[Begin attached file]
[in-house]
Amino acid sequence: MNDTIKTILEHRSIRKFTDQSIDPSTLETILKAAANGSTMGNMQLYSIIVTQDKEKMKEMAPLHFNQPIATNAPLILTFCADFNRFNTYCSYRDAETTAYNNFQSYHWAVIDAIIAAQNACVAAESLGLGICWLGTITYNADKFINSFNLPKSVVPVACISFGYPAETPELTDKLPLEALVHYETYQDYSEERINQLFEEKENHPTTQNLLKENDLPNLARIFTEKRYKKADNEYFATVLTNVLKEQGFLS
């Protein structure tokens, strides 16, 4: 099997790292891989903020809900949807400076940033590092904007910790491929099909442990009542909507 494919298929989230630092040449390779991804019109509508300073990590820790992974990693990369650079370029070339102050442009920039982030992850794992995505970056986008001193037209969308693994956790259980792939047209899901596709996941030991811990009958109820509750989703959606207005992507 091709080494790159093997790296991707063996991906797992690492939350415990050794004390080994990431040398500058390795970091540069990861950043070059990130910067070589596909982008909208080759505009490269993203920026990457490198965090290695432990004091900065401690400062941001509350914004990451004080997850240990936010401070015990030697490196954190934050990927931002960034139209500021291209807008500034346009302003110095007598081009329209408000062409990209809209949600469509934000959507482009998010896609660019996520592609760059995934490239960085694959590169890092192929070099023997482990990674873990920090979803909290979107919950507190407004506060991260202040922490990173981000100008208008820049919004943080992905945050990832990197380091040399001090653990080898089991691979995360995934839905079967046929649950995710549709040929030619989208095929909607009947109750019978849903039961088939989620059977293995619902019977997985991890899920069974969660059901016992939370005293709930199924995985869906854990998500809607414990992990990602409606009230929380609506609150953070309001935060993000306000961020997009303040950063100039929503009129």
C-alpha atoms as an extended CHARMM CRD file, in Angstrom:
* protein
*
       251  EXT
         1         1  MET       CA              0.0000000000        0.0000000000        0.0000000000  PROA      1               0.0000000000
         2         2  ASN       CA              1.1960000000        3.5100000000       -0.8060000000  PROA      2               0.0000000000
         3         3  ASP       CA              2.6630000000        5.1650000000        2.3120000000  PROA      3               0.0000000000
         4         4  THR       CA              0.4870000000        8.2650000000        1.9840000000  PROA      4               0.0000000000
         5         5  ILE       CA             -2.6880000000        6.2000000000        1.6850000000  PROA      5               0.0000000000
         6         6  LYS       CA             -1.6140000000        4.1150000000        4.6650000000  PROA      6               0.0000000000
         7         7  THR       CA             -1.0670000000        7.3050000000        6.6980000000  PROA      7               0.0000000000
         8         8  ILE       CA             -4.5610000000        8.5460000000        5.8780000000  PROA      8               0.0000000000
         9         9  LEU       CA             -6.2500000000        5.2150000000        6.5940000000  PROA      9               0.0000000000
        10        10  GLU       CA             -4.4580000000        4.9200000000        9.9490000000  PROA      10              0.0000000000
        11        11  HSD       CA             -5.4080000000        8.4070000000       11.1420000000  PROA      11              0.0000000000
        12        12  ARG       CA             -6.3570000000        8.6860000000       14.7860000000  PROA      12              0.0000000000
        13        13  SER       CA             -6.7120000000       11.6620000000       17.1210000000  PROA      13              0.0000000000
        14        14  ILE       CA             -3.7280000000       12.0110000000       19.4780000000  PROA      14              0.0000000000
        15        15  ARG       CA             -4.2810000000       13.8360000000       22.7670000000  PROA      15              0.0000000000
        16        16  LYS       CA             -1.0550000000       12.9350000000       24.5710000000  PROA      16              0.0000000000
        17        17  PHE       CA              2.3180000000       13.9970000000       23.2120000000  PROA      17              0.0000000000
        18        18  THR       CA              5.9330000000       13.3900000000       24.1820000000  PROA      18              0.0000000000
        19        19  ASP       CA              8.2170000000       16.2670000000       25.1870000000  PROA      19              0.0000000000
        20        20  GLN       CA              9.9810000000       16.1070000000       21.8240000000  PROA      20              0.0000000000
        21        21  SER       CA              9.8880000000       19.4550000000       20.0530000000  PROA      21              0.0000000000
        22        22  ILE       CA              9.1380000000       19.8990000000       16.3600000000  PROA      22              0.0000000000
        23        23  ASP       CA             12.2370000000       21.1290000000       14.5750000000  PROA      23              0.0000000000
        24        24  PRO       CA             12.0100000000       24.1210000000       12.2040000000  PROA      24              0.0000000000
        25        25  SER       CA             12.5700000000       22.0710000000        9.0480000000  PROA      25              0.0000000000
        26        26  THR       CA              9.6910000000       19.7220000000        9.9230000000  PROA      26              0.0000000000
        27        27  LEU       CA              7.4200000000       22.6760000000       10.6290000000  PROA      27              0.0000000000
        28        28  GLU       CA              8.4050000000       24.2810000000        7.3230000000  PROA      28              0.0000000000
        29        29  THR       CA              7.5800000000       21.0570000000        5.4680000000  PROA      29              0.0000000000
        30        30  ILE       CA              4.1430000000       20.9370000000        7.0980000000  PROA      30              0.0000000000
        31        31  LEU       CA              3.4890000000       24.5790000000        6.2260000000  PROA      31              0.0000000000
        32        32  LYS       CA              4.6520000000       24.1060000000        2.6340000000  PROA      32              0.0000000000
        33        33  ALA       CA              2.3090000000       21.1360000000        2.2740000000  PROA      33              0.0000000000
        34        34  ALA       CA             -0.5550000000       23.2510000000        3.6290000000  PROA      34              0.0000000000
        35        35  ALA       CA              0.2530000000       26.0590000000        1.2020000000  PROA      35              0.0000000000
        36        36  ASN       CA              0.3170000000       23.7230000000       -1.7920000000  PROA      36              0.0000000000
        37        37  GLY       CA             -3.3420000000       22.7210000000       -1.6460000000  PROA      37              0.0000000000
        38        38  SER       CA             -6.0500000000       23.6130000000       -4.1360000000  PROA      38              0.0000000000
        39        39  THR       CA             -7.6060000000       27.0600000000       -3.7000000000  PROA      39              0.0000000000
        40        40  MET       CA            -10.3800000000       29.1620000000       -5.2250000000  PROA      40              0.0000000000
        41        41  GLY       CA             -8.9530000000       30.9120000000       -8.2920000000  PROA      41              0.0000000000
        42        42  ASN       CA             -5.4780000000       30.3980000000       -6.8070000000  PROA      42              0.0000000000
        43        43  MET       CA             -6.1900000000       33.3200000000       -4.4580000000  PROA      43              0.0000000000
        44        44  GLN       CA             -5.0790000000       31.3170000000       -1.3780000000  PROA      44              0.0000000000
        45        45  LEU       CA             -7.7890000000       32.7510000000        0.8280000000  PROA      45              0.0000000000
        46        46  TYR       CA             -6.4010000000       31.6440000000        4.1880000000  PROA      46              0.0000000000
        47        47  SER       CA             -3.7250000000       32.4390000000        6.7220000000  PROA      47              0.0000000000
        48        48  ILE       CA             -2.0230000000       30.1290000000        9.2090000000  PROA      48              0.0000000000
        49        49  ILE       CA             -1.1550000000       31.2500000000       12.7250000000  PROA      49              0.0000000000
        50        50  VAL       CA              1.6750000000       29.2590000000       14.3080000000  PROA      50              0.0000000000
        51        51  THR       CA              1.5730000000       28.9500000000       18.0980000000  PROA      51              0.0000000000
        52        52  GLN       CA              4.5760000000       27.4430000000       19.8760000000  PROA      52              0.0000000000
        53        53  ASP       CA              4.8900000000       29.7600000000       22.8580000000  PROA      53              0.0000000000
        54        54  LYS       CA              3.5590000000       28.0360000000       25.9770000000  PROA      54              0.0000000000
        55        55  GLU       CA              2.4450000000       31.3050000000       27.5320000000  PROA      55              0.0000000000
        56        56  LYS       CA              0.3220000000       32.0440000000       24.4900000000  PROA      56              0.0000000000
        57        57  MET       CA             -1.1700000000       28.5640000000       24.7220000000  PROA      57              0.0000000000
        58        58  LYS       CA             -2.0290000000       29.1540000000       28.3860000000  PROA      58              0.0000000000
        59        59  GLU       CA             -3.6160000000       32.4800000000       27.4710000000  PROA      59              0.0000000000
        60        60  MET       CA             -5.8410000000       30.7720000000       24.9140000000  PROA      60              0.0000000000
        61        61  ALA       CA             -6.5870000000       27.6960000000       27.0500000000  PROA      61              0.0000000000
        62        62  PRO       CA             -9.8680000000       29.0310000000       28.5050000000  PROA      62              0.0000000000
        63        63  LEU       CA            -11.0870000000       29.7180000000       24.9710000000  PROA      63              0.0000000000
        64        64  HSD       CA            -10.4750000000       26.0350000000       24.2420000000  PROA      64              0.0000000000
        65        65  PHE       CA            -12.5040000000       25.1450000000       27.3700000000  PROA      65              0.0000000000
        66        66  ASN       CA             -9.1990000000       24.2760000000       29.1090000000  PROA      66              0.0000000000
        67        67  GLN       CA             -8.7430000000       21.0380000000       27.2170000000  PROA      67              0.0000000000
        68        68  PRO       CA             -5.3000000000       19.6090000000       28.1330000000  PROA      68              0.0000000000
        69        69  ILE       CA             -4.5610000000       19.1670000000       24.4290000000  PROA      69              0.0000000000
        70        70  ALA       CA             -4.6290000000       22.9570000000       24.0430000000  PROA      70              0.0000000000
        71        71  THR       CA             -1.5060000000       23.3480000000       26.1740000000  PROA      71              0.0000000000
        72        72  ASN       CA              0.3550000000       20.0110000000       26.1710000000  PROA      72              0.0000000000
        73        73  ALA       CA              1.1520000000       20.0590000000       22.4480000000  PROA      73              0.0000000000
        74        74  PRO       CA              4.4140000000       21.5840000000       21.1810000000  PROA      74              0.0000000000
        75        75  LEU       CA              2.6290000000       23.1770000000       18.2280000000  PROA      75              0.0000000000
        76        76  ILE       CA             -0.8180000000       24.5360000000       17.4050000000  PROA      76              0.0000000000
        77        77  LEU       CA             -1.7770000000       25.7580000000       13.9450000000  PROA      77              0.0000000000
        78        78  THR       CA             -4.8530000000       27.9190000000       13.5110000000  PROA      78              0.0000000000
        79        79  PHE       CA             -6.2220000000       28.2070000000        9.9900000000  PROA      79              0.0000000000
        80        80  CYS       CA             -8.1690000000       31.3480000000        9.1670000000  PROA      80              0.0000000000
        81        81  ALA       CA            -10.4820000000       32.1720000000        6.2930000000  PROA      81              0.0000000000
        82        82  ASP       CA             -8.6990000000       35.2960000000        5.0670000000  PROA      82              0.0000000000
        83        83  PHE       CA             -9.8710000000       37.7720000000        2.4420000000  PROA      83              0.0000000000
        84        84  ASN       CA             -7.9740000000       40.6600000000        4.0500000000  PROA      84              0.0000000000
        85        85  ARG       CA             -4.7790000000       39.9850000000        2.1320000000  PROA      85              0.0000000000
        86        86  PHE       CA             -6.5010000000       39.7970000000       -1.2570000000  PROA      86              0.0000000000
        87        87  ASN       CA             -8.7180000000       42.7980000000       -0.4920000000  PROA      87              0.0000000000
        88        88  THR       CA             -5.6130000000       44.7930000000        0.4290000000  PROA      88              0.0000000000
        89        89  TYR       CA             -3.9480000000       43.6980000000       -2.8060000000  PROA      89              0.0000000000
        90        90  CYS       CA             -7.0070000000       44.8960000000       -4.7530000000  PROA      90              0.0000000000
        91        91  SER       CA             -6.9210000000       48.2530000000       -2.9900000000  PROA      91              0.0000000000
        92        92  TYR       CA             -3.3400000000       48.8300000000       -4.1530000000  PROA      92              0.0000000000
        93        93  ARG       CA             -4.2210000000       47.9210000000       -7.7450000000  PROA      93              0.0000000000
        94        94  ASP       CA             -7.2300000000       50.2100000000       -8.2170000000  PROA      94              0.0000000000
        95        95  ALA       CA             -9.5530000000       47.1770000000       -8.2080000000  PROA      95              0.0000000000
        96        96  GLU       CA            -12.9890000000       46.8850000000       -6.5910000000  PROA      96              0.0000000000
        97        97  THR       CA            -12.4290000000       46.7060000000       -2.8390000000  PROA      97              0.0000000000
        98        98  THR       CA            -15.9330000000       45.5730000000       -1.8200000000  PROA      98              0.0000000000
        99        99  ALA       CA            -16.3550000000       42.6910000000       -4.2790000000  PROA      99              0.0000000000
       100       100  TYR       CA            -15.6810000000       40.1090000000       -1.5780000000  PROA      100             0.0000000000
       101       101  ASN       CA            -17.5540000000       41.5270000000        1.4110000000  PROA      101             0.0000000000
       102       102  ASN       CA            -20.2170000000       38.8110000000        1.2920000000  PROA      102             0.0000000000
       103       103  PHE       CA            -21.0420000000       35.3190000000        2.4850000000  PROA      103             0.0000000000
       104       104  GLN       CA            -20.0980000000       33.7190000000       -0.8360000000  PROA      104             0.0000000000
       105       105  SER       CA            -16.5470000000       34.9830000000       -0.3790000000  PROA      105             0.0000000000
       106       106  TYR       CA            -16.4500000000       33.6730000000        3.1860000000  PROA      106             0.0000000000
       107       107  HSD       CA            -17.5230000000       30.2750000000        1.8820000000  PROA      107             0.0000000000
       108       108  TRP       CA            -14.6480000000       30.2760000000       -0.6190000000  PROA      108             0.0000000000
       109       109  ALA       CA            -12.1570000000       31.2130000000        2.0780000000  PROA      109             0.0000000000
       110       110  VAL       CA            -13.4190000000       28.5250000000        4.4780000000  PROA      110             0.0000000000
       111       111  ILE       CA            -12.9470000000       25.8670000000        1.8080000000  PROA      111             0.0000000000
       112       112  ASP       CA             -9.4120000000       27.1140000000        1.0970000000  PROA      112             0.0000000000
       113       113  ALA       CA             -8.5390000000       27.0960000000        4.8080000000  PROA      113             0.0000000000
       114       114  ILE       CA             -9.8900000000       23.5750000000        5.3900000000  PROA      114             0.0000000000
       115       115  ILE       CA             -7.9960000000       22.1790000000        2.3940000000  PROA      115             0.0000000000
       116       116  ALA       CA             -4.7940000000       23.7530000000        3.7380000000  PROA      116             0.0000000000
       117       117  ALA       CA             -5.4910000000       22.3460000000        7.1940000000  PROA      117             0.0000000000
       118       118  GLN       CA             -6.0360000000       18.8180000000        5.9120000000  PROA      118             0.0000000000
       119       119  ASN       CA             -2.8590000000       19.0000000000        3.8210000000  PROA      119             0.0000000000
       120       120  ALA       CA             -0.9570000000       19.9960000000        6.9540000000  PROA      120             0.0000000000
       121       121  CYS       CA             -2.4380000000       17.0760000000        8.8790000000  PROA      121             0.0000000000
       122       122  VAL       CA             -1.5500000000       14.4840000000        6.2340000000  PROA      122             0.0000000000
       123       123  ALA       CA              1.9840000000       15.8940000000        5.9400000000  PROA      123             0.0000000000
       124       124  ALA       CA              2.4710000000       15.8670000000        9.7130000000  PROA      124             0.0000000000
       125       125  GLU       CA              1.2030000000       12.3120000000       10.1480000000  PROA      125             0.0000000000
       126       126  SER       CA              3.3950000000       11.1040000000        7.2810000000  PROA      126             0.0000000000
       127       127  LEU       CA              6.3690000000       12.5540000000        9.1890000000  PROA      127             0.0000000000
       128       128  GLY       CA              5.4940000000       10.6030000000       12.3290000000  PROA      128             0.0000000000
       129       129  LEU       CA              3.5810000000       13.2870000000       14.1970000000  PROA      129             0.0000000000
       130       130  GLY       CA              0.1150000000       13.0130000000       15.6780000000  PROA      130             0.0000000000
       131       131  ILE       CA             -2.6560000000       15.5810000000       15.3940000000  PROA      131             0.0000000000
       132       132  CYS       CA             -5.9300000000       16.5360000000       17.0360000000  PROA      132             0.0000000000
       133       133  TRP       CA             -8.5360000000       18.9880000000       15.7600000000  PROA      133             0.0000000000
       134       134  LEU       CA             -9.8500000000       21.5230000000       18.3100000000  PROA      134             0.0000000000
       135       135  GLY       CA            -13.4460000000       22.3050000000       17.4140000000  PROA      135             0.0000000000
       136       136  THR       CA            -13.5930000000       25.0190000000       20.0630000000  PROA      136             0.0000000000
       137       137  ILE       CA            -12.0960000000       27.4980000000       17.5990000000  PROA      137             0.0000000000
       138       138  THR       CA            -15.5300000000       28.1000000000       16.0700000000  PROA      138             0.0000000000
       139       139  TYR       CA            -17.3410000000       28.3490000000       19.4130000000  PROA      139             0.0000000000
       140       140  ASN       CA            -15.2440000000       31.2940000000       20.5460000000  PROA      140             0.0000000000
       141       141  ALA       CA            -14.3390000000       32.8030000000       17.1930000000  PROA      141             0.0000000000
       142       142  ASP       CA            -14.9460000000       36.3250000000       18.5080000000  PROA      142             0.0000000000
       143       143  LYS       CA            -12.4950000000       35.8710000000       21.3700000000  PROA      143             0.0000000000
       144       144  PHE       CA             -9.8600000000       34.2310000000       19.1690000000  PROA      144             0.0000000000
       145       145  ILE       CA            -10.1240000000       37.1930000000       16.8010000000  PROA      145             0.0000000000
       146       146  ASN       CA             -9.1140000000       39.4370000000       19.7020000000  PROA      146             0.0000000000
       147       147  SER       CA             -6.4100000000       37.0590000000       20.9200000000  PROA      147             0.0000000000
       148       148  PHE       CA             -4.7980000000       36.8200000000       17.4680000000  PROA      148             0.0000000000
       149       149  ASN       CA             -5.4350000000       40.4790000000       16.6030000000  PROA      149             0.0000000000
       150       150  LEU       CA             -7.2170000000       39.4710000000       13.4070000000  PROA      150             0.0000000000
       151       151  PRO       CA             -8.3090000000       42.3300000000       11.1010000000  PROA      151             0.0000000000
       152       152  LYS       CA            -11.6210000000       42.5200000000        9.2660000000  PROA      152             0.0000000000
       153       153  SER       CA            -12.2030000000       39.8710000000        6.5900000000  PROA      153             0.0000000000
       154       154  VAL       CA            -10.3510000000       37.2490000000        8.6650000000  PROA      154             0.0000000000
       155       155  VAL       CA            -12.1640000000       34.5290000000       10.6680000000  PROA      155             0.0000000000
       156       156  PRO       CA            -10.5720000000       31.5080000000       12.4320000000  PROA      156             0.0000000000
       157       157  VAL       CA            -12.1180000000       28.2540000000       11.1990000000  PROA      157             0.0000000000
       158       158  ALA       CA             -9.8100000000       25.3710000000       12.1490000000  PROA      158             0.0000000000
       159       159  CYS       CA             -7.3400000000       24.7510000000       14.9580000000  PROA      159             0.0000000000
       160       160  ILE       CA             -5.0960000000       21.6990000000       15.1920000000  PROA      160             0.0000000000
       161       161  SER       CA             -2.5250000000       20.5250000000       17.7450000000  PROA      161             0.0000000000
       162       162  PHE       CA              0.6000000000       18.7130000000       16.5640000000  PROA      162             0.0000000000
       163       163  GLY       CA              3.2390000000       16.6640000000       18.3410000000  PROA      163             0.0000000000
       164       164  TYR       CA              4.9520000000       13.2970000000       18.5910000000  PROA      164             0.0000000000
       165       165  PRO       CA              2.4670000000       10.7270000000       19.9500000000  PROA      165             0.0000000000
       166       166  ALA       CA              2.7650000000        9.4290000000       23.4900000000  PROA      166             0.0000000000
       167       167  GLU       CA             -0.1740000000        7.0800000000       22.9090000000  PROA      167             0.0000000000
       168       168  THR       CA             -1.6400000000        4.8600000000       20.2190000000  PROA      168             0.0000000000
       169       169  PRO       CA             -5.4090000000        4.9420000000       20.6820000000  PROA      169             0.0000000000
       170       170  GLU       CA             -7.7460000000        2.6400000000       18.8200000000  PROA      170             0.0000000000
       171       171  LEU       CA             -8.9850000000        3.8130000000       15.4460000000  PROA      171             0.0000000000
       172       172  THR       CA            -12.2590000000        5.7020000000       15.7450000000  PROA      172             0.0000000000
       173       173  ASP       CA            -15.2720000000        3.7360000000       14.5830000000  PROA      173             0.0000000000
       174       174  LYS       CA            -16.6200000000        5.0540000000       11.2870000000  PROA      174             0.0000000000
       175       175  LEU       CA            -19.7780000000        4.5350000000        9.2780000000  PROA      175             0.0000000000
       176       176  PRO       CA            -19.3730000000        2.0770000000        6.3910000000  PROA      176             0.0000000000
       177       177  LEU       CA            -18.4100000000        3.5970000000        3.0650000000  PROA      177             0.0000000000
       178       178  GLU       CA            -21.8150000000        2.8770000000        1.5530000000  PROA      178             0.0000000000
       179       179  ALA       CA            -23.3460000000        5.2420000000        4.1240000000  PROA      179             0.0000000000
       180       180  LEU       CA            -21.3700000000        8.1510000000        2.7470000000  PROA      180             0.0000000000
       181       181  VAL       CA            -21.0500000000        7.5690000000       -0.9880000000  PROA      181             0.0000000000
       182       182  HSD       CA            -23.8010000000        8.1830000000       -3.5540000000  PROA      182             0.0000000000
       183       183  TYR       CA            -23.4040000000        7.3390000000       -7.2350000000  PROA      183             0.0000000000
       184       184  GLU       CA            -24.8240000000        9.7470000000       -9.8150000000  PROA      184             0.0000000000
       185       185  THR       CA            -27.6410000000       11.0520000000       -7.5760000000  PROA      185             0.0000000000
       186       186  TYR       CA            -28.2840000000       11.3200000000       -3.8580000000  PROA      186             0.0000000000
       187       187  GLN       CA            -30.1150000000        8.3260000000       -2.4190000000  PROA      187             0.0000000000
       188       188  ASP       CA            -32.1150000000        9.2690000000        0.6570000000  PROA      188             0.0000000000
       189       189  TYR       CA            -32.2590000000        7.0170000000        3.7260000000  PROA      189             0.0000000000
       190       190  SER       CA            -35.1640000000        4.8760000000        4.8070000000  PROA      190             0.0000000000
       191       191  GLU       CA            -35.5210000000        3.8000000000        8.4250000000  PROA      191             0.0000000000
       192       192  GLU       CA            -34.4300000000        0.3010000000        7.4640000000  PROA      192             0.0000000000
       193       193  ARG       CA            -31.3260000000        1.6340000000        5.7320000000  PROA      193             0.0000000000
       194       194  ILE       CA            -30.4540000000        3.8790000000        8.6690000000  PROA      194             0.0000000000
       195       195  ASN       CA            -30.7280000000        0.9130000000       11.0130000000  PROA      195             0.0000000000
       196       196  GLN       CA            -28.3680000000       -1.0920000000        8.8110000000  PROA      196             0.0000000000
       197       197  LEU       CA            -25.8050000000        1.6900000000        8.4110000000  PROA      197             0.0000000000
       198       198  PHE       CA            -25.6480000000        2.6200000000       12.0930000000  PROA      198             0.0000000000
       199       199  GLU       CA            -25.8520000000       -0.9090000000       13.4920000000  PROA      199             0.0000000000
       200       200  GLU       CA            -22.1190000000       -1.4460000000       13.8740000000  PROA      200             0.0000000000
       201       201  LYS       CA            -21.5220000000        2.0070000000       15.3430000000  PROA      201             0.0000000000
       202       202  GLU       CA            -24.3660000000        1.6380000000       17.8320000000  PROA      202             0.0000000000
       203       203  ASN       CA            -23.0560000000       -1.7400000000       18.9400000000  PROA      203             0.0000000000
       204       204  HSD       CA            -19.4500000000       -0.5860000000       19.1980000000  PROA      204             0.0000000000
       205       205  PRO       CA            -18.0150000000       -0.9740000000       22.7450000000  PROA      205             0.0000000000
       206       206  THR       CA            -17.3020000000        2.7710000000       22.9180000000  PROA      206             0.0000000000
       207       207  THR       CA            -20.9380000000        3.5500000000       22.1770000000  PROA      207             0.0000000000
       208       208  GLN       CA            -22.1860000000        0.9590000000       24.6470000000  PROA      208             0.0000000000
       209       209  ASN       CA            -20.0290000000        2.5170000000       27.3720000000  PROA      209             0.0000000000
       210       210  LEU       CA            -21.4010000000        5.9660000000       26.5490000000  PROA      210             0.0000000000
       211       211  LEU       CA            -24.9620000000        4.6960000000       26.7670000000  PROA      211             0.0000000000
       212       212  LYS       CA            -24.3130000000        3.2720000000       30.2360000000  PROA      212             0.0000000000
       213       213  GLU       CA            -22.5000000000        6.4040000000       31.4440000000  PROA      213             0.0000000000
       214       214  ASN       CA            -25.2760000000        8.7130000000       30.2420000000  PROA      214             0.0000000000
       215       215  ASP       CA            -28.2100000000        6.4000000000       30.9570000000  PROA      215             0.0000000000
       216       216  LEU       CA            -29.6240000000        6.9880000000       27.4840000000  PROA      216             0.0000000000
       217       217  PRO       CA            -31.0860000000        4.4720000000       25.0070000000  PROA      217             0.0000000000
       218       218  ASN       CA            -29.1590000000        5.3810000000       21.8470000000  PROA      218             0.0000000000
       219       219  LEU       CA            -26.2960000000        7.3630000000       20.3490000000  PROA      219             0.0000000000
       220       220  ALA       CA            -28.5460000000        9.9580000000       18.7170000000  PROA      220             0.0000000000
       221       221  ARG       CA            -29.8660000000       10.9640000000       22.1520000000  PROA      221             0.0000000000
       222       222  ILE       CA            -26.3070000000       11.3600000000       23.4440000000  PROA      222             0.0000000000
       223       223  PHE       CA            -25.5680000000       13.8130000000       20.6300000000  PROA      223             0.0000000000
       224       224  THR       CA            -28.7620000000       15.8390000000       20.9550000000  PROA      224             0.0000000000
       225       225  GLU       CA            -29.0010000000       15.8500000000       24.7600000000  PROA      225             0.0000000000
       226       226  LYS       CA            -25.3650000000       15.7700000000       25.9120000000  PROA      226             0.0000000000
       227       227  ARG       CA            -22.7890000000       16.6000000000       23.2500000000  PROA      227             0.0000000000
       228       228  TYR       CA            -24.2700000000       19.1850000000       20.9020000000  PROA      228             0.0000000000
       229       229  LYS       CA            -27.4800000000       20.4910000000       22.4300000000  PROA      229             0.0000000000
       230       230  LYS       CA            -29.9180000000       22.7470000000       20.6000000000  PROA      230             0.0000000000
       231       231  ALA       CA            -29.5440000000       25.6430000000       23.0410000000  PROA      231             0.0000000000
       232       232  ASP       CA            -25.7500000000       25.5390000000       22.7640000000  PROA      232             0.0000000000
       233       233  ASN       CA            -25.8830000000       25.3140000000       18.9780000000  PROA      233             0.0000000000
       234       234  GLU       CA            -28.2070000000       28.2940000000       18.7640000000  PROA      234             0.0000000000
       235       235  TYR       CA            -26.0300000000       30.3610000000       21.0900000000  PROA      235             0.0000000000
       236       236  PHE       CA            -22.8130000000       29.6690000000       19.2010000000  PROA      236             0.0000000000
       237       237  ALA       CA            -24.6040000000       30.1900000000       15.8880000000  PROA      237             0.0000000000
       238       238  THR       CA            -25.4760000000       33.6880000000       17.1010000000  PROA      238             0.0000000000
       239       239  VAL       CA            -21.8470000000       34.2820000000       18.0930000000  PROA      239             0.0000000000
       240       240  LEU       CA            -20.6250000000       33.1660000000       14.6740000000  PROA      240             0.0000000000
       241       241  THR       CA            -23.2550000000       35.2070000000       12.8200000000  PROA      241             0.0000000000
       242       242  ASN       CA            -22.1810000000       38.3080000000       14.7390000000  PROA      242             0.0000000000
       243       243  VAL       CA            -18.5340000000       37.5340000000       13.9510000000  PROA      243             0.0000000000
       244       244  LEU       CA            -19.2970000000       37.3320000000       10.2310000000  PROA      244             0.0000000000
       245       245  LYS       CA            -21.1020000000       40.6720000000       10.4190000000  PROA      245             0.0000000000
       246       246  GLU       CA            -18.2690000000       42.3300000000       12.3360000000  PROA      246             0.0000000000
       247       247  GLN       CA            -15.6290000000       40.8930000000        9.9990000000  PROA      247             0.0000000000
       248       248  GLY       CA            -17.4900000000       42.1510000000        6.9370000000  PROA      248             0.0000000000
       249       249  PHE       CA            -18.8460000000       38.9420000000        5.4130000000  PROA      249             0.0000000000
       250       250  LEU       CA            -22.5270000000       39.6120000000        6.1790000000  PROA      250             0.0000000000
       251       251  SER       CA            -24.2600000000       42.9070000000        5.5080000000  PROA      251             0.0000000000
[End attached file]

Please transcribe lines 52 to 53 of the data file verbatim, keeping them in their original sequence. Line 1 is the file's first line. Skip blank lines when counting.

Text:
        45        45  LEU       CA             -7.7890000000       32.7510000000        0.8280000000  PROA      45              0.0000000000
        46        46  TYR       CA             -6.4010000000       31.6440000000        4.1880000000  PROA      46              0.0000000000